Alberio and Comparatore (2014) argue that environmental hygiene reduces diseases that affect the flora and fauna in a habitat. The wardens in parks and conserved regions should practice standard hygiene practices so that the endangered species of plants and birds do not get infected prior to propagation. Transportation of trees and birds should be with caution and should not be unintentional. Efficient procedures should be in place to assist in the identification of infected plants and birds. Some of the invasive species are intentional while others are unintentional. Controlled access to the park and close monitoring of people visiting the park is among the efficient methods of preventing the introduction of intentional invasive species (Alberio & Comparatore 2014).

On the other hand, introduction of animals in the park requires a standard protocol in order to ensure their safety and propagation. Certain types of trees develop favourable shelters of birds. In Wattle Park, the trees present in site 1 were the most favourable for Noisy miner birds. Majority of invasive species enters Wattle Park through the use of vehicles, aquarium, canals, visitors, and transportation of animals. Some of the invasive species are harmful to the environment, society, and human being (Gooden, French & Turner 2009).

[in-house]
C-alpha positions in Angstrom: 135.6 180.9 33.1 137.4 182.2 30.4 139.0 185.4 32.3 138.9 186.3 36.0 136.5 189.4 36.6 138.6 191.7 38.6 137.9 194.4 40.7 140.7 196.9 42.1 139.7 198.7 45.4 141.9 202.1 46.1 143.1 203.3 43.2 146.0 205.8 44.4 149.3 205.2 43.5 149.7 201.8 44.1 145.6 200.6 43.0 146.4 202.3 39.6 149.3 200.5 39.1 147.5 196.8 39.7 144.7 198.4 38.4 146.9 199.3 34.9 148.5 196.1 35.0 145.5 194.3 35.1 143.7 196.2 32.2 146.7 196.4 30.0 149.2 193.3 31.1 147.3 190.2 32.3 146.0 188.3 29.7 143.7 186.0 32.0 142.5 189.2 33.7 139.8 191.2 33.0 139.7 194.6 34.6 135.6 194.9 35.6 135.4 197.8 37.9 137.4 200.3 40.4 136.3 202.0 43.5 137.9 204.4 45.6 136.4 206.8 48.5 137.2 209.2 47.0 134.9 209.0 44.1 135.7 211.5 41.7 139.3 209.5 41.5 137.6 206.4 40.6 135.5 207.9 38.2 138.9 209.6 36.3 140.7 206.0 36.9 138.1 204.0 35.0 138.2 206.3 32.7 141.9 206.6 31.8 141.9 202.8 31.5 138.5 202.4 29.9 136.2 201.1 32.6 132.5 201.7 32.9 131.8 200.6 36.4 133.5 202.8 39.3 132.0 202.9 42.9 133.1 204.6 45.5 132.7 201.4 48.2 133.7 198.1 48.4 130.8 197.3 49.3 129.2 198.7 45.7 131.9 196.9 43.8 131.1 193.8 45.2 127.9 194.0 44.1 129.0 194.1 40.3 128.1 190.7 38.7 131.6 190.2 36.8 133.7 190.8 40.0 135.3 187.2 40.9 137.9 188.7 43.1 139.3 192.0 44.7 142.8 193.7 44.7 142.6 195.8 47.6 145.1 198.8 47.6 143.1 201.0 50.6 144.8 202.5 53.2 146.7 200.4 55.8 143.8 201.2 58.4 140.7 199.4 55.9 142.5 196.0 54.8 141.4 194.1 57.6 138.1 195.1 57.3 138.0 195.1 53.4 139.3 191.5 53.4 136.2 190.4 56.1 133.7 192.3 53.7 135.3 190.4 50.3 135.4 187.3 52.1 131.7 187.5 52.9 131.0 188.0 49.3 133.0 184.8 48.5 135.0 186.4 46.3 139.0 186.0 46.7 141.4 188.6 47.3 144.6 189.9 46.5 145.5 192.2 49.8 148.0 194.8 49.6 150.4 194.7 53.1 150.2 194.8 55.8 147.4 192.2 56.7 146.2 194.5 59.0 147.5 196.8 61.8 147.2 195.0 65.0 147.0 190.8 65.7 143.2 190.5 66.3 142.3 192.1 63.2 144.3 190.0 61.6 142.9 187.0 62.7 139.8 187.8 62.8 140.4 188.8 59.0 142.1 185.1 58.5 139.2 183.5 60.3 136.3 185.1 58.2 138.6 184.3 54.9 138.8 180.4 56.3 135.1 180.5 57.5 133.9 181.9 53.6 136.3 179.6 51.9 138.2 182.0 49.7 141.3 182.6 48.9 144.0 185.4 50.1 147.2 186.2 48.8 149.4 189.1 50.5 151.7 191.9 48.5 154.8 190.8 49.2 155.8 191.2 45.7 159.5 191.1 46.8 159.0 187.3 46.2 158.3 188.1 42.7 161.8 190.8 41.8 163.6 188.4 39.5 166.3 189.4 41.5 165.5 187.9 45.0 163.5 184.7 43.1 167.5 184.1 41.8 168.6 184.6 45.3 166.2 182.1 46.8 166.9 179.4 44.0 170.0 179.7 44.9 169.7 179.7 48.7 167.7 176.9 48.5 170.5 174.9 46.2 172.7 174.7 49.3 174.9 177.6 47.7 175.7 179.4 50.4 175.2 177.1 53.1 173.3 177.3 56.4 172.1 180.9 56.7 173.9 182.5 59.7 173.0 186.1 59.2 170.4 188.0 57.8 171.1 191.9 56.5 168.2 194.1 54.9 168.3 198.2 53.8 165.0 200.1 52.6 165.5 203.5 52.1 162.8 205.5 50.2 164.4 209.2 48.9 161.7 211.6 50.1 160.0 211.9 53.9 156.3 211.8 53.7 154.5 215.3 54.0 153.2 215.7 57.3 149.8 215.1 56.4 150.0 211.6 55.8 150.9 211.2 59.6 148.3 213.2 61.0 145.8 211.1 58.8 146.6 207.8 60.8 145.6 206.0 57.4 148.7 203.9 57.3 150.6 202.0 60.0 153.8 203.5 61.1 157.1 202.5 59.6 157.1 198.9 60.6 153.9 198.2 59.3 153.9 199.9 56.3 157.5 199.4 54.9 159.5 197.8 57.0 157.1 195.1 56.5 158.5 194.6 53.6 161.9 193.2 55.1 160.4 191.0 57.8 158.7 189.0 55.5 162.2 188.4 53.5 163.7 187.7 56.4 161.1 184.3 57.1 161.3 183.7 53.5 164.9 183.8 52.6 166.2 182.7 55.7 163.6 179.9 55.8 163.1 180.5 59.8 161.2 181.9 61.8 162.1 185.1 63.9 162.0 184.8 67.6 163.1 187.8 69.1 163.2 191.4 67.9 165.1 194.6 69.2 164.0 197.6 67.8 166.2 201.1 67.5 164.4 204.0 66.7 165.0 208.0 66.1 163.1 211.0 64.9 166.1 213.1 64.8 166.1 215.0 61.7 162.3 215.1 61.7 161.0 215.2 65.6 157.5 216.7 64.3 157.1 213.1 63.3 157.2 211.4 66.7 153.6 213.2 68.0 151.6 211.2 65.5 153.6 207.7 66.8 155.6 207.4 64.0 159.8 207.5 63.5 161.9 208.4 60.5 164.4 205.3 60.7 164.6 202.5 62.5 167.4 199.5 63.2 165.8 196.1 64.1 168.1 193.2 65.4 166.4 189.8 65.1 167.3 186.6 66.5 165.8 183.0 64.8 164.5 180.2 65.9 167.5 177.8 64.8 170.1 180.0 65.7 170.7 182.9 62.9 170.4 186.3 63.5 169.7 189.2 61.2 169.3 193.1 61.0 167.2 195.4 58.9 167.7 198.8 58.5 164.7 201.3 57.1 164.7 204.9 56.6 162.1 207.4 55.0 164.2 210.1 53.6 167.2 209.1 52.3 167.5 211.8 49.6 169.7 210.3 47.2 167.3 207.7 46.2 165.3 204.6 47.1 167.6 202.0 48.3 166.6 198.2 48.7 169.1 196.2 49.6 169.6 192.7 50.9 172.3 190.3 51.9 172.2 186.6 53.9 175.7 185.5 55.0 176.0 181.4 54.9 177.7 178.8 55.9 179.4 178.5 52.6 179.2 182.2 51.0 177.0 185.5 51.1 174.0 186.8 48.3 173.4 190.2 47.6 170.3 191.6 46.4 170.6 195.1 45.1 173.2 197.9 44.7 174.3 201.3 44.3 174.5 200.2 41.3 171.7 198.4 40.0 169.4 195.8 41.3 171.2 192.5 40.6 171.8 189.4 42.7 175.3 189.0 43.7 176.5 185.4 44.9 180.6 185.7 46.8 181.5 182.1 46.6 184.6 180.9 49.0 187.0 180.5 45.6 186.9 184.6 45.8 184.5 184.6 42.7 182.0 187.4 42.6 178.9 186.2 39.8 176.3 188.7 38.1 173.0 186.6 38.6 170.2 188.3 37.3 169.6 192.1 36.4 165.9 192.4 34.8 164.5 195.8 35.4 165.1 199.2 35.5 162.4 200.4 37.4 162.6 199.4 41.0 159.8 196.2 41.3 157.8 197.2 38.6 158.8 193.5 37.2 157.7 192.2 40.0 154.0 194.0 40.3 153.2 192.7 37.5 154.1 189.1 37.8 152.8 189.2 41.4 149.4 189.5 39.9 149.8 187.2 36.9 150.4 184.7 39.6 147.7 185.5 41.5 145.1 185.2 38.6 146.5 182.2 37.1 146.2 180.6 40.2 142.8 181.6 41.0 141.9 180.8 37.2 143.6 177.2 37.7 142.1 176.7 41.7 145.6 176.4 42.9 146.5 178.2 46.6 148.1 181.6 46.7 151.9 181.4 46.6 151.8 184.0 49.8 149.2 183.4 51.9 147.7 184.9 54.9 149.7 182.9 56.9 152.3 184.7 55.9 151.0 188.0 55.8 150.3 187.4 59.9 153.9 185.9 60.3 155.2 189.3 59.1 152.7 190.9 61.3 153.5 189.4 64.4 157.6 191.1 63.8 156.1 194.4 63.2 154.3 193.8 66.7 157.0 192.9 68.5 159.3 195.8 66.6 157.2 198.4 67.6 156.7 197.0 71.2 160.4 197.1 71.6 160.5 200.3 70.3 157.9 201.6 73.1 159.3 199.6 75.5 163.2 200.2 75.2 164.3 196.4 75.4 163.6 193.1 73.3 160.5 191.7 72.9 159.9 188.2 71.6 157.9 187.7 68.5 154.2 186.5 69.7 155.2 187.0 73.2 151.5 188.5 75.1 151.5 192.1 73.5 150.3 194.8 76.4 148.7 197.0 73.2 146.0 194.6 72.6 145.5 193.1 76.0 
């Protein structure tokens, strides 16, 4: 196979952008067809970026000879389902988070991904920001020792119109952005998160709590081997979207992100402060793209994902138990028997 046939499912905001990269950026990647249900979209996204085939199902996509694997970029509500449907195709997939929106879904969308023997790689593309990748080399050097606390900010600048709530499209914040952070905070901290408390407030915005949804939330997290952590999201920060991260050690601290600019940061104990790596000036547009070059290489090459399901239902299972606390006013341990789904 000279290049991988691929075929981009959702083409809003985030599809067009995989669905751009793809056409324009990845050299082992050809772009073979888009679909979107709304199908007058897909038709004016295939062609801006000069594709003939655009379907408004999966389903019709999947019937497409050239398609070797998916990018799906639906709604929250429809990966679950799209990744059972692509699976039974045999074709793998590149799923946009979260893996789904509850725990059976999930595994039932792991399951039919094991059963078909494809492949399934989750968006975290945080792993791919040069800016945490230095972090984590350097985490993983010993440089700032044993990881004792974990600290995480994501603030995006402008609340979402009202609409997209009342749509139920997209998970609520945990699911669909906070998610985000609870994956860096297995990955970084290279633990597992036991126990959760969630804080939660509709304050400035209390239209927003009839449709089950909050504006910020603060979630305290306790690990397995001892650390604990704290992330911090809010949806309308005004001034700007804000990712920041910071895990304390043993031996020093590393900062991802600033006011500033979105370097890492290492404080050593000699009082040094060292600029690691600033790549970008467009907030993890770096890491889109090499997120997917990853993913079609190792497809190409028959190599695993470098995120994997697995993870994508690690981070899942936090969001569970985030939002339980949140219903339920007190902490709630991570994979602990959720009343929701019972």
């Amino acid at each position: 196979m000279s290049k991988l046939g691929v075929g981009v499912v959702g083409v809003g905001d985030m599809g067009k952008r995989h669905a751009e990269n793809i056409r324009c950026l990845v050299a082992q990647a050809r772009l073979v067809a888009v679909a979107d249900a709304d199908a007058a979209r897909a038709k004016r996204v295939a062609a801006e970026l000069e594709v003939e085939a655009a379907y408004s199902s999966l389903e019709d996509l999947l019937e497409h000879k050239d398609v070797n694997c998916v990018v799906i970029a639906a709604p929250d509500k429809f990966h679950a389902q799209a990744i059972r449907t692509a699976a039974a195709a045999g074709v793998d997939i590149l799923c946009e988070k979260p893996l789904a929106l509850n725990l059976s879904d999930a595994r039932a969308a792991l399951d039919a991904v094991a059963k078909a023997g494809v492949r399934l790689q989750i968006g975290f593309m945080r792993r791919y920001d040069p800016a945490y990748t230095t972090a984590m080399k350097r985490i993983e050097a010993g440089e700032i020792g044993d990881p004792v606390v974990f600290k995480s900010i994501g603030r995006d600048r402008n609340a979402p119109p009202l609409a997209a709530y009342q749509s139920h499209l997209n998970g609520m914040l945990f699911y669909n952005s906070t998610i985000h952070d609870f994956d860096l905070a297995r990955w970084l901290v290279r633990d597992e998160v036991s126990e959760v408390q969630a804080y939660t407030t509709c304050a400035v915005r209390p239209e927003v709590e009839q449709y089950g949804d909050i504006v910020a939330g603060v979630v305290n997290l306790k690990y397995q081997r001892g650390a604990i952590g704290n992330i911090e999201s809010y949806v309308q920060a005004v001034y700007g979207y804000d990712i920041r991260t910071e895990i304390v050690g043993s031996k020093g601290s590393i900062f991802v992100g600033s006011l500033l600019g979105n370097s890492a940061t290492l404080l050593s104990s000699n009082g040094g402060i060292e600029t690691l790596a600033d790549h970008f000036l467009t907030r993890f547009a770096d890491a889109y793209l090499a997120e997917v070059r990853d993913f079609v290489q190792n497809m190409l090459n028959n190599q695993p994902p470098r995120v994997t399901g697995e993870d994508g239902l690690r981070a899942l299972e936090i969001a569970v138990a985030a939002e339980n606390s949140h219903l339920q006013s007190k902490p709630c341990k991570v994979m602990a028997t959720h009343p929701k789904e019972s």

Occupational Health and Safety protocol

The study also aimed and identification of safe methods of conserving the wildlife. The standard protocol from the government bodies ensured a safe environment for conduction of the study and minimization of pollution in the park. The protocol has sections of handling hazards and risks, and mechanisms of improving the maintenance of the park (Gooden, French & Turner 2009). Some of the hazards and precautionary measures to take are animal bites and scratches.